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6 Ways to Avoid Resistance
to Your Prices
by Joe Gracia

We often hear business owners saying that they experience resistance to their prices for their products or services.

If you're having such resistance, here are a few tips that you may need to consider.


If you are targeting people who have limited budgets and are pressing for lower and lower prices, then you must target different people -- people who can afford the rates that you need to sustain your business.

Often we will hear business owners say, 'My customers won't pay those higher rates.'

And they are probably right. Their current customers may be conditioned to paying them a lower rate, and if they try to raise their rates substantially, they will be met with resistance.

Who wants to pay more for something they were getting for a lot less?

The answer is -- to find new customers that aren't already conditioned to paying lower rates.

Target higher level prospects.

When Maria did hands on organizing, her rate was $75 an hour. That rate eliminated a vast market of lower income prospects. She only targeted people who saw the value in her services, 'and' who didn't have a problem paying her rate.


There are three marketing categories you can take:

1) The Low-Cost Leader
2) Average Cost
3) High-Cost Leader


Of course, as the Low-Cost Leader, you will get many more customers, and they will be easier to get. But you may not be able to make the level of income that you want by taking that path -- unless you can service high volumes more efficiently than your competitors.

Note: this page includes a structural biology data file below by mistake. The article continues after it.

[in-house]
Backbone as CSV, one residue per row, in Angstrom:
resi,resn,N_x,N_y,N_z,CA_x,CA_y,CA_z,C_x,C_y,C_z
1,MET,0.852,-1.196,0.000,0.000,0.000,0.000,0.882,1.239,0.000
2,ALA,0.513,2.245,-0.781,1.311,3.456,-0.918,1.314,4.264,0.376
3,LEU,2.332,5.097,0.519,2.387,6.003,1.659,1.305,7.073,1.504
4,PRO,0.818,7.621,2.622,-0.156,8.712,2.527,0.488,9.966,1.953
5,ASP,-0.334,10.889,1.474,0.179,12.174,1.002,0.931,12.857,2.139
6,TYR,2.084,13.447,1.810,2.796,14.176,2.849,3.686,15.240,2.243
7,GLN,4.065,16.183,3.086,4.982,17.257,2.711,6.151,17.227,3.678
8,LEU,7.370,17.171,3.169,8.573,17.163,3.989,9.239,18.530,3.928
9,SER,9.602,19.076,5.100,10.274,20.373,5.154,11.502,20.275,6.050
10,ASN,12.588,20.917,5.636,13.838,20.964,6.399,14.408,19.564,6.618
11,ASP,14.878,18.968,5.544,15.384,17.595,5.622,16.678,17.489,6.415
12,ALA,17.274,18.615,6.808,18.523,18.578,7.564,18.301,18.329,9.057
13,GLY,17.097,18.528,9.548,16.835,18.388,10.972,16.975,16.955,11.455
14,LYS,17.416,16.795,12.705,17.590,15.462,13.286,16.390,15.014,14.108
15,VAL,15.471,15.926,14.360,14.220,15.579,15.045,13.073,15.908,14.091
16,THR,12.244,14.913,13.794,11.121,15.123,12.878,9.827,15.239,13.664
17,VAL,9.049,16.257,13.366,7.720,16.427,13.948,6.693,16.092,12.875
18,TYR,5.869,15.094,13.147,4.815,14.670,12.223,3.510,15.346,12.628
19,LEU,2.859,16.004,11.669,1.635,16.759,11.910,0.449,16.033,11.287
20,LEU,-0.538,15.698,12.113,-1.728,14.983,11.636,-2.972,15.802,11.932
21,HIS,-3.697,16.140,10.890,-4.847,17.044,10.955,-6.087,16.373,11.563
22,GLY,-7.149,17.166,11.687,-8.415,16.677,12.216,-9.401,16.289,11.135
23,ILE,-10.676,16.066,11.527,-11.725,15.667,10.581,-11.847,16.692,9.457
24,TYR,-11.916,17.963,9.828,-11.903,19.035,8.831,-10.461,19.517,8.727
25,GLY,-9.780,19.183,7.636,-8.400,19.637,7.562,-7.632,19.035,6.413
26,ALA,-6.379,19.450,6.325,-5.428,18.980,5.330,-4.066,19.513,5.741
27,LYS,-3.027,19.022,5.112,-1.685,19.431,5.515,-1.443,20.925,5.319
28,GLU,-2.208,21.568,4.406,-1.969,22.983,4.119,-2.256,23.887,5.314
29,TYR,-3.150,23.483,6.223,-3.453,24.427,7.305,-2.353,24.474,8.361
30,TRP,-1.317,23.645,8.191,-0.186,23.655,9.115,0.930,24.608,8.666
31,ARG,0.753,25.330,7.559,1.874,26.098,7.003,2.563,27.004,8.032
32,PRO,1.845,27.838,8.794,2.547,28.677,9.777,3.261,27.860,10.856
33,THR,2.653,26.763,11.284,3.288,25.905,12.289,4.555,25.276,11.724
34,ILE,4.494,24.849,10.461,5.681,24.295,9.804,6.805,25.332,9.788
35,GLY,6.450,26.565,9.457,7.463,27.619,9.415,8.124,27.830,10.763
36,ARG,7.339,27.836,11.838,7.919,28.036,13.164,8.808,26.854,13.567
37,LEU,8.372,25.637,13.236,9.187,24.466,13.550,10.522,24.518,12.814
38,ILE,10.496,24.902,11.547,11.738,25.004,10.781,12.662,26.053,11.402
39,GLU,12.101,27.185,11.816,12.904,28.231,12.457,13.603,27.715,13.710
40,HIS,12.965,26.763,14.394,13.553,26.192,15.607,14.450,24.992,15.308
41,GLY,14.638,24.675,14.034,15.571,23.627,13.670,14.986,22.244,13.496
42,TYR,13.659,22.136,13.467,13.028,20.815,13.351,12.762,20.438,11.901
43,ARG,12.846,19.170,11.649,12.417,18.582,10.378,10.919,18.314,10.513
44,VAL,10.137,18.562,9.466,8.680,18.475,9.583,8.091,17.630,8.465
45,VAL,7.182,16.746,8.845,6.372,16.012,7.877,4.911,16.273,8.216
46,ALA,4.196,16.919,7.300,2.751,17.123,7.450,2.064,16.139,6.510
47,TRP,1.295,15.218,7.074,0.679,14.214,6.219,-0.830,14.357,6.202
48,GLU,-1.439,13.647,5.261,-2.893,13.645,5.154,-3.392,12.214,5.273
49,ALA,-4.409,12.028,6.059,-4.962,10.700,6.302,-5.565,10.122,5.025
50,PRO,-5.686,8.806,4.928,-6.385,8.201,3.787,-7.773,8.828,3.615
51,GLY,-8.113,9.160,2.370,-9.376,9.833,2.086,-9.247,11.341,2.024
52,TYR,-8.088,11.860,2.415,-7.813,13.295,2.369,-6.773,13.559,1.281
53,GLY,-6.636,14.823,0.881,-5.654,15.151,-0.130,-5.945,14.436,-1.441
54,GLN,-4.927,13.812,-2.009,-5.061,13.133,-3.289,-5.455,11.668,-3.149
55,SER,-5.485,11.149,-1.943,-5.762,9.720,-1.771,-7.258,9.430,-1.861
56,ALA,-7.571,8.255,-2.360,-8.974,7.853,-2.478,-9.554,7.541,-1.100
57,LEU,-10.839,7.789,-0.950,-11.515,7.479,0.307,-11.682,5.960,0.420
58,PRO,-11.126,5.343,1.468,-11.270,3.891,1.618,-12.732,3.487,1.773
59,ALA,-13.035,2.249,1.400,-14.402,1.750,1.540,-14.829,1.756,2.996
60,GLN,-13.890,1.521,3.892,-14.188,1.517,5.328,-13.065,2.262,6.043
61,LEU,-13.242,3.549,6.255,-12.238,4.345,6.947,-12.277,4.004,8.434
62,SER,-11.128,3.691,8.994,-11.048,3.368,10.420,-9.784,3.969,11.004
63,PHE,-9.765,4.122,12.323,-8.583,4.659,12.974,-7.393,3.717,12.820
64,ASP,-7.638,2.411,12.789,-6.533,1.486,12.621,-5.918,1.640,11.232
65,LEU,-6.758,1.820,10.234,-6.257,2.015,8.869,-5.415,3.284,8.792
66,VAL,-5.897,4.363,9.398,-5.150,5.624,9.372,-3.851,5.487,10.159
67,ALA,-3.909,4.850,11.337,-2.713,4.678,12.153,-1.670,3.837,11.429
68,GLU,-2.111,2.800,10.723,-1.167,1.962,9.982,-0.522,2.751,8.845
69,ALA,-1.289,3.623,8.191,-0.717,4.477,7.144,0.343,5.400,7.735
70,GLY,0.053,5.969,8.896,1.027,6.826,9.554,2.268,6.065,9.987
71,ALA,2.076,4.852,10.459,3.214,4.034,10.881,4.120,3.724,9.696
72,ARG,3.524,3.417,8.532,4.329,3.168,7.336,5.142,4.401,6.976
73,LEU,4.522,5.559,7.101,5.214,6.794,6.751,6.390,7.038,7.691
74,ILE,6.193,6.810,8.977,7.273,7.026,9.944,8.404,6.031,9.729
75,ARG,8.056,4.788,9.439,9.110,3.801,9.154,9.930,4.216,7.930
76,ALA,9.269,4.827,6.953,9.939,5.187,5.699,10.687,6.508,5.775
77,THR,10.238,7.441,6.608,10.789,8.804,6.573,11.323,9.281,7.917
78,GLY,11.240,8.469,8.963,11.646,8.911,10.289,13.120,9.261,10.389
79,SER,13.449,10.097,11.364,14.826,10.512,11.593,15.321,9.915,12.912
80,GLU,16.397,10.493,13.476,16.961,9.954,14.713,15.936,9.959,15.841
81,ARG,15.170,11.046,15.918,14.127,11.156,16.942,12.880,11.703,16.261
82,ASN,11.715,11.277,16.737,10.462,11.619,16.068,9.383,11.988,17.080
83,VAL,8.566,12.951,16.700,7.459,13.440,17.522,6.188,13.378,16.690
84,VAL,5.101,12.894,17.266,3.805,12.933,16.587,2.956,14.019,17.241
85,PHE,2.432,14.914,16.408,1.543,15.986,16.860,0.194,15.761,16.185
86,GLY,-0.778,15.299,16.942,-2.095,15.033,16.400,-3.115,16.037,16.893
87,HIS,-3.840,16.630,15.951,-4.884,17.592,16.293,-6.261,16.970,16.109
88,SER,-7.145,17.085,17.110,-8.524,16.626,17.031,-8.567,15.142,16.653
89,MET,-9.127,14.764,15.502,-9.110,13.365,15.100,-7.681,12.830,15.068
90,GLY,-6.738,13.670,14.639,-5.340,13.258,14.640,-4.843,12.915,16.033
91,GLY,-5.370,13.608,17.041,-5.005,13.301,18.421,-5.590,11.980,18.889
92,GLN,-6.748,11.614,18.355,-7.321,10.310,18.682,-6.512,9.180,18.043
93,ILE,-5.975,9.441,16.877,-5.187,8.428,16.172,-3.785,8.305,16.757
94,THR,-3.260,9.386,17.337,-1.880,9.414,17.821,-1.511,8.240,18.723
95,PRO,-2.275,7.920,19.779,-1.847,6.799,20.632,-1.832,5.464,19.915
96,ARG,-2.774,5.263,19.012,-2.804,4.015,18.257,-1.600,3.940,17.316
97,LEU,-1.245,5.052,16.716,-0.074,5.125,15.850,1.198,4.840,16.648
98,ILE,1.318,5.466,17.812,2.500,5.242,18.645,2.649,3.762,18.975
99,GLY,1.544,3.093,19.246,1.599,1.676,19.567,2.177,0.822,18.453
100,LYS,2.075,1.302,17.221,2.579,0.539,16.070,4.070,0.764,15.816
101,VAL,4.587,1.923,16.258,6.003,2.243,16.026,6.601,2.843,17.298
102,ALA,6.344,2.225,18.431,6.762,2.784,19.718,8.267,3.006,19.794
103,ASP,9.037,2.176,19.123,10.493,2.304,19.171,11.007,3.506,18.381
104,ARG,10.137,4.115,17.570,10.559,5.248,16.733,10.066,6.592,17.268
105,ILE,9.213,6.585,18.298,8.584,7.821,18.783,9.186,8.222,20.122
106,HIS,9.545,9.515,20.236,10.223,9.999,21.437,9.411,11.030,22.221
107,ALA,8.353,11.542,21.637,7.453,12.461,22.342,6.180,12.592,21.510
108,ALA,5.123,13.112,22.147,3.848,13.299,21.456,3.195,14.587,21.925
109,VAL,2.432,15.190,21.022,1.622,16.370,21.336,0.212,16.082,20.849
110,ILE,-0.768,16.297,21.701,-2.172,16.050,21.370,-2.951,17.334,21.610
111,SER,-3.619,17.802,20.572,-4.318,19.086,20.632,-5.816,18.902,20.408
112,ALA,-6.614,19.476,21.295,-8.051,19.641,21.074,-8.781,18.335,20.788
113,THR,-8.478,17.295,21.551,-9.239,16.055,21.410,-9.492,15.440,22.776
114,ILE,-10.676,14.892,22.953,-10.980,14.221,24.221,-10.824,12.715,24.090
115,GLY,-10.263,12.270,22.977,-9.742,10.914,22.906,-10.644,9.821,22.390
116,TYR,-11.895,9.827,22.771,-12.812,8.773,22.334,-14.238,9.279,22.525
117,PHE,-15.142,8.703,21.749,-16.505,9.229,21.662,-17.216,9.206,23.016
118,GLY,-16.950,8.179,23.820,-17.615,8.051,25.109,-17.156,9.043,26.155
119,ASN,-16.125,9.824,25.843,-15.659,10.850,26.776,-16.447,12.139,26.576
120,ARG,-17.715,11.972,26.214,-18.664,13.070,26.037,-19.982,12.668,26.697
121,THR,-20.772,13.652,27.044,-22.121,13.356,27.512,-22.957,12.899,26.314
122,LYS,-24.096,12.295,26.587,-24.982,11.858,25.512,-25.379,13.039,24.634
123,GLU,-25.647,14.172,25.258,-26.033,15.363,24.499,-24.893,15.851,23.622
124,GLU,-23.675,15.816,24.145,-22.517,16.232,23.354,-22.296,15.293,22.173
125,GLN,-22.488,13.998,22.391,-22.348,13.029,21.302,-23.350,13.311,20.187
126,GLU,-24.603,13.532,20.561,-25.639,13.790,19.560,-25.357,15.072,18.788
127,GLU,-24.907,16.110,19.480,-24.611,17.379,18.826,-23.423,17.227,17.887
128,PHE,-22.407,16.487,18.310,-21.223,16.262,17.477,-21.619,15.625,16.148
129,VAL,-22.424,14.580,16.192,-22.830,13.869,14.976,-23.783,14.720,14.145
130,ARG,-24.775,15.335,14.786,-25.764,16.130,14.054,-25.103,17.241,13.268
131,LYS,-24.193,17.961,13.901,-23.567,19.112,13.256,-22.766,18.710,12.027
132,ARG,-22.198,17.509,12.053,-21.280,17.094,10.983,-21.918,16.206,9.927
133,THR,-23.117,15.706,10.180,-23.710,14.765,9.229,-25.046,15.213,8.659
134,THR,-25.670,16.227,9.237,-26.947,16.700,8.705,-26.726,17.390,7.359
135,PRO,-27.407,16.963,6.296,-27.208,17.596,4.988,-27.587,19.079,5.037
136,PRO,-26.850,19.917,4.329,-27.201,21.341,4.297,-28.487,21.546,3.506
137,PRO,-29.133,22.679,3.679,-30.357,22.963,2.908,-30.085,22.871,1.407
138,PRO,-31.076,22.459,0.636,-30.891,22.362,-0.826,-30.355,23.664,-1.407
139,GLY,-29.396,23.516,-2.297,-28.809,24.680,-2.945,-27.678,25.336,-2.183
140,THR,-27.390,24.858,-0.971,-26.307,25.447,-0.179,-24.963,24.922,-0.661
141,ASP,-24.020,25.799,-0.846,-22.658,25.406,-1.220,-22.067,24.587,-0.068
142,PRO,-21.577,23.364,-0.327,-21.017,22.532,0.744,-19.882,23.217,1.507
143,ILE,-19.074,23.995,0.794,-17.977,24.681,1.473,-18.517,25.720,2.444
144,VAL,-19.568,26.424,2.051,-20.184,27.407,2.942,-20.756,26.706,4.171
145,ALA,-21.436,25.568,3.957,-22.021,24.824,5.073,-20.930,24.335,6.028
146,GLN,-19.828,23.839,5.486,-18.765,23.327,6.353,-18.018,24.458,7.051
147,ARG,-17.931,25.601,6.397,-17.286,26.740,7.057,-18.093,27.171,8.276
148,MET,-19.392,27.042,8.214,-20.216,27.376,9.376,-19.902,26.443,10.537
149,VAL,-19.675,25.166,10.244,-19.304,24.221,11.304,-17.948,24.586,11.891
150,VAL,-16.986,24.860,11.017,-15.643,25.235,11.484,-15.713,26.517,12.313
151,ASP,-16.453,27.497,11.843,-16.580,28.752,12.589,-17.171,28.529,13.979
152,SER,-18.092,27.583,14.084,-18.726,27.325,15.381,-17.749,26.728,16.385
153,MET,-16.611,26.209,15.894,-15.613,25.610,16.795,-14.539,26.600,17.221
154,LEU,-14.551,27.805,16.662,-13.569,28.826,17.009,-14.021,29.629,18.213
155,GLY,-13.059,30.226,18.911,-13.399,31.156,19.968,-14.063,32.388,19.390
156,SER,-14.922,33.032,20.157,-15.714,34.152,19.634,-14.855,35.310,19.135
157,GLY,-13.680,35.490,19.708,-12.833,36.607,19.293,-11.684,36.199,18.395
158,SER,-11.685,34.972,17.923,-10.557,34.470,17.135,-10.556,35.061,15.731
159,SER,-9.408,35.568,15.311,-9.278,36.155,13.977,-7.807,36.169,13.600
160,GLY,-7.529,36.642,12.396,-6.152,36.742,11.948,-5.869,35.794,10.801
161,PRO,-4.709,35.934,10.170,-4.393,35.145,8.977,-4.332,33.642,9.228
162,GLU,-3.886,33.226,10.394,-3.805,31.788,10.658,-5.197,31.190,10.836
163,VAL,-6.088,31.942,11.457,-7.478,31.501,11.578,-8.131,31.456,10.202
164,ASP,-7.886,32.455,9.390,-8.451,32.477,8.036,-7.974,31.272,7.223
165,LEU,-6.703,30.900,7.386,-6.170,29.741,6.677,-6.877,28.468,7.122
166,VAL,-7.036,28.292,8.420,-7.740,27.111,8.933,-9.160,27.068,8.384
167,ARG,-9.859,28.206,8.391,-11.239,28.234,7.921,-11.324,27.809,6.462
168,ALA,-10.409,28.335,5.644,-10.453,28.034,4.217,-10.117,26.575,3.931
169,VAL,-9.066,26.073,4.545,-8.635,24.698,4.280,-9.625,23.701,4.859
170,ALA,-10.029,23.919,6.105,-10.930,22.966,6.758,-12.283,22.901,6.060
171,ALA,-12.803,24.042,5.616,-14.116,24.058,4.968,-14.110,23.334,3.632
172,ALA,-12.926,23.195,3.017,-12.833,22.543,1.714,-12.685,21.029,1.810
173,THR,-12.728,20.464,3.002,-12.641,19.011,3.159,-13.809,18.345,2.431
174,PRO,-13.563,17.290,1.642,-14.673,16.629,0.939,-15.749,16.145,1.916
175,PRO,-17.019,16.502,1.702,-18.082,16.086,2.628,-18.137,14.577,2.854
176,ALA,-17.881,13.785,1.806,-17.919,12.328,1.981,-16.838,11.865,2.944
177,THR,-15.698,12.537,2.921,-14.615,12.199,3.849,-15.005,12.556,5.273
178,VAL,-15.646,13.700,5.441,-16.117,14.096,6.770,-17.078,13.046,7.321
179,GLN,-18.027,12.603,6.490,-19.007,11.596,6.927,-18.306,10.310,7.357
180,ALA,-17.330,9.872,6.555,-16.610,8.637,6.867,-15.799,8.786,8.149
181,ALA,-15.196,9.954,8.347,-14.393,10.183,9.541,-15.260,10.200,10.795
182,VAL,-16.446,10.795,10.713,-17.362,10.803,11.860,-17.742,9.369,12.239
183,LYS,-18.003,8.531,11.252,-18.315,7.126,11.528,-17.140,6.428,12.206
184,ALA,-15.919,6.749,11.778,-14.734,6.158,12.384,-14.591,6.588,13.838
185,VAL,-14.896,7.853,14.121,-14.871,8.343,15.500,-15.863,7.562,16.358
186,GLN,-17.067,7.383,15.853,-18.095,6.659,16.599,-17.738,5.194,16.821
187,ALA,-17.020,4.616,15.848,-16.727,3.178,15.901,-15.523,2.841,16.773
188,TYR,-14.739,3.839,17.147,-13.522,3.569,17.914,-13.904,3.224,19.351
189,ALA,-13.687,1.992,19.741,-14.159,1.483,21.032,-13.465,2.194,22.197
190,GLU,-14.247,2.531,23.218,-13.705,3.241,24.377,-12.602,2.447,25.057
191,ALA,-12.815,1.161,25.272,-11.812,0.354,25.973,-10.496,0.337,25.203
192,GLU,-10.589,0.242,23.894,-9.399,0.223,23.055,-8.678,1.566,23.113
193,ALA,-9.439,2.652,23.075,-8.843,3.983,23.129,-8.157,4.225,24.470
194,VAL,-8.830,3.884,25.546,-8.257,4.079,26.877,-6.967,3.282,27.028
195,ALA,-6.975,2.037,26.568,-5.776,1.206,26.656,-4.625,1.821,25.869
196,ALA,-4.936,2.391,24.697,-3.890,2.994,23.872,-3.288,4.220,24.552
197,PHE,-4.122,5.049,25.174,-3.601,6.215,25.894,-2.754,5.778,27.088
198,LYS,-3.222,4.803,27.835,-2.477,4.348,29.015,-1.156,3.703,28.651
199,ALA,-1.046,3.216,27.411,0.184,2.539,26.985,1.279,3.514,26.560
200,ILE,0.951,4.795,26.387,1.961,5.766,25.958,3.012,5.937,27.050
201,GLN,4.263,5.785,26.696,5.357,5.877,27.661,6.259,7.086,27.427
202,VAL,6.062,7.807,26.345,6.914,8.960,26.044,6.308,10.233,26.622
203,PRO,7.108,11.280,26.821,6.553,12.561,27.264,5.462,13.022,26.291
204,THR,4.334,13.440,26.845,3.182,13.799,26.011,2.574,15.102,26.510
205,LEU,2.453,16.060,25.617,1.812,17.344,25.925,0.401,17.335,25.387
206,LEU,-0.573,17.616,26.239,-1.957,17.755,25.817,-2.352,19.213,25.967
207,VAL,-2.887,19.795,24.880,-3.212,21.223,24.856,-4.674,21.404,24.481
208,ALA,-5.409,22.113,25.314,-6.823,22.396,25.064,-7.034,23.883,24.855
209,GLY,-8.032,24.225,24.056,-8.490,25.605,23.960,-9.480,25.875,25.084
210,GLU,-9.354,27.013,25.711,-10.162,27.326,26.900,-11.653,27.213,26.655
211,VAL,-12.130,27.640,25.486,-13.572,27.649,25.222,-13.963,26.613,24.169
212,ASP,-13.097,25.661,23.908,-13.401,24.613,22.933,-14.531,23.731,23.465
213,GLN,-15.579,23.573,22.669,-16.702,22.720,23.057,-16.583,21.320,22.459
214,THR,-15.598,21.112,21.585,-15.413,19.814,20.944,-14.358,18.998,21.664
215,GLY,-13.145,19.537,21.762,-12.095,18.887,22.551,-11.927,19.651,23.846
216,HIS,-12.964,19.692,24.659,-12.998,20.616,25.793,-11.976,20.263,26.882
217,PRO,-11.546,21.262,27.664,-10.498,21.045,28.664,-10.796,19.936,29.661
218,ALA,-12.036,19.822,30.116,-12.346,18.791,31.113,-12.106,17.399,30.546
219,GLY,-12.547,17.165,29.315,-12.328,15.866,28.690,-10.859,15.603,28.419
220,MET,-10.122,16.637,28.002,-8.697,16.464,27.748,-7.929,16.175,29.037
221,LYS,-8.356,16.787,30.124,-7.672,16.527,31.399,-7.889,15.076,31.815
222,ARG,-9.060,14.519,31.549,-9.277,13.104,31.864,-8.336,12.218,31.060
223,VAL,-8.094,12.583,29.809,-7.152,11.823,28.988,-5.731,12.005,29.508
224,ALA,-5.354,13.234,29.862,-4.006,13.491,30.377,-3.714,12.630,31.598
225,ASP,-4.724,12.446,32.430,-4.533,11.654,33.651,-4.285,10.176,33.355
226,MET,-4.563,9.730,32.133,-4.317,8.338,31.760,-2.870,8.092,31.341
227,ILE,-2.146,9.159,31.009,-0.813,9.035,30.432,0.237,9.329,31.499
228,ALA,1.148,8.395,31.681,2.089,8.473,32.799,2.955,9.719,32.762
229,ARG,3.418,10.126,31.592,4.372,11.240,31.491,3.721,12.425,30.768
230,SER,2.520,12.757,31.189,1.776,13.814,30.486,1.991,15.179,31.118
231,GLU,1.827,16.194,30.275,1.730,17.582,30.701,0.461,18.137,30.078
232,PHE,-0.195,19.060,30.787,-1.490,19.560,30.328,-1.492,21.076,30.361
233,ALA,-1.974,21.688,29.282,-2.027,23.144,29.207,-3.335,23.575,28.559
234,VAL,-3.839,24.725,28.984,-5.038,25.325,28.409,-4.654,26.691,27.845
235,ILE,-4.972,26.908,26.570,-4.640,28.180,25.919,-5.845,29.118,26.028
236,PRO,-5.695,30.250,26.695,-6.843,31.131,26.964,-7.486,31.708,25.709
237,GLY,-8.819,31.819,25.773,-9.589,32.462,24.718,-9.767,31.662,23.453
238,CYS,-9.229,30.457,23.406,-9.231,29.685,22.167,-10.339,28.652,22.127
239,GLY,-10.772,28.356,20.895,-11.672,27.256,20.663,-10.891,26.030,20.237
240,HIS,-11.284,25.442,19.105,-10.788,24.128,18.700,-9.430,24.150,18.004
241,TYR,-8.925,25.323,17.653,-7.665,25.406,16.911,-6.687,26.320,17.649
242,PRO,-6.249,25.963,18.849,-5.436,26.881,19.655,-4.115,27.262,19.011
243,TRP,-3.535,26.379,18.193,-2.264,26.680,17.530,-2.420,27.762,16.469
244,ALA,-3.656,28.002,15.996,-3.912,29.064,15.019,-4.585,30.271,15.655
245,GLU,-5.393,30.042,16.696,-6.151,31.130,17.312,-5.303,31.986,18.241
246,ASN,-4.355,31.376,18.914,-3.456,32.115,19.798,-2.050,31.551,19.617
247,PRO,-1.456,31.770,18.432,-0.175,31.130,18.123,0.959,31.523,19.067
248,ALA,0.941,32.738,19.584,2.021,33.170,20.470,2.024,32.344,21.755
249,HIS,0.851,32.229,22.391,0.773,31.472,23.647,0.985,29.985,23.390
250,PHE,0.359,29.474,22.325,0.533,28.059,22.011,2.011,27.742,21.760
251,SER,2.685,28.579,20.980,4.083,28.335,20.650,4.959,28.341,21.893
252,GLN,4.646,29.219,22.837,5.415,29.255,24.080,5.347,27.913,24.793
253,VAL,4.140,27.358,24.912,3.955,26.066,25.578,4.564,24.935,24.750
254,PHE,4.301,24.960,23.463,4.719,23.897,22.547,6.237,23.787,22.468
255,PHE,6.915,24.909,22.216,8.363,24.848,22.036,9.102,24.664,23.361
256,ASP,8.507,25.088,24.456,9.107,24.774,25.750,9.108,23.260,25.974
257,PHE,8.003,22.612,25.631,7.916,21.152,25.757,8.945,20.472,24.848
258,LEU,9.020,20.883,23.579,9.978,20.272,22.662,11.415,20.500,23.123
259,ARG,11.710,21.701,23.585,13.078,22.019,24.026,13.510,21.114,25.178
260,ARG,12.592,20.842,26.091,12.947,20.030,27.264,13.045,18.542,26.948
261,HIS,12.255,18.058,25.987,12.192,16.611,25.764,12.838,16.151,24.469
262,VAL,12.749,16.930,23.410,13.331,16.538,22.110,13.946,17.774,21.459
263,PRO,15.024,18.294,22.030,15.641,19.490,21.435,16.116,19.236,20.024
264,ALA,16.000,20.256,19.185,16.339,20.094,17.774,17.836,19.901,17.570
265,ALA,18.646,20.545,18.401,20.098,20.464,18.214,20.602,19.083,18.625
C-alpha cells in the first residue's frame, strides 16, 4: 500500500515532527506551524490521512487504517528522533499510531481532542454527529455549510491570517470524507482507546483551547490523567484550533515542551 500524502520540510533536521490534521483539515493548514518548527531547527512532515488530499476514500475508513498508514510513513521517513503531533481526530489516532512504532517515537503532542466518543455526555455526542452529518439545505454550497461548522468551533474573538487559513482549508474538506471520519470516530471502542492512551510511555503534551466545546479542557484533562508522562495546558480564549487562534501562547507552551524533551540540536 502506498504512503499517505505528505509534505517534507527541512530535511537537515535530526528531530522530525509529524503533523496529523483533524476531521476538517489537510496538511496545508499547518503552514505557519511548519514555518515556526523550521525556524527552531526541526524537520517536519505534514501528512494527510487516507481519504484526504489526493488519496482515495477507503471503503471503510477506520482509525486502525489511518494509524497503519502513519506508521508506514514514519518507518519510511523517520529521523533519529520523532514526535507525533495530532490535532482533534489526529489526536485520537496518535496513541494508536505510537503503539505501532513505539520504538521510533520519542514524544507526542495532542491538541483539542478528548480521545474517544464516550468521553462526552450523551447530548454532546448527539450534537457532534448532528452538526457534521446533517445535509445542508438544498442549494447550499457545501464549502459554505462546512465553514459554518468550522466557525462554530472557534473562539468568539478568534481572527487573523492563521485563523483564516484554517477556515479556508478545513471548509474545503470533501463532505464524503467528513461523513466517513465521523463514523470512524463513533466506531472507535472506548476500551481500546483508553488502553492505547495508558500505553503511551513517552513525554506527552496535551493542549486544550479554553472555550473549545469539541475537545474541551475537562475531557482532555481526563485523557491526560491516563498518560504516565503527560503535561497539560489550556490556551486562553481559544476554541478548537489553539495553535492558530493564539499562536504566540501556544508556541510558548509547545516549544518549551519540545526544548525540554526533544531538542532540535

We would never recommend that a client take the Low-Cost Leader position unless they are experts in processing huge volumes of customers at low cost.


By its very nature there isn't a Leader in the Average Cost category. You would charge the standard rates.

You'll have lots of competition in this category, and you'll have to work harder to attract business than you would with the Low-Cost Leader position.


The competition is much less at this level, but you must work much harder to attract the correct prospects to your business.

In order for these higher level clients to pay the higher fees, they must perceive that you are worth the higher fees.

You have to set yourself apart from your competitors. Image has a lot to do with this. Higher credentials help. Superior service is certainly vital.

One of the reasons that Maria wrote her first book, 'Finally Organized, Finally Free,' was to provide her with the higher level credentials she needed to attract the higher level clients she wanted for her organizing business.

Her free workshops helped to establish her as an expert in her field.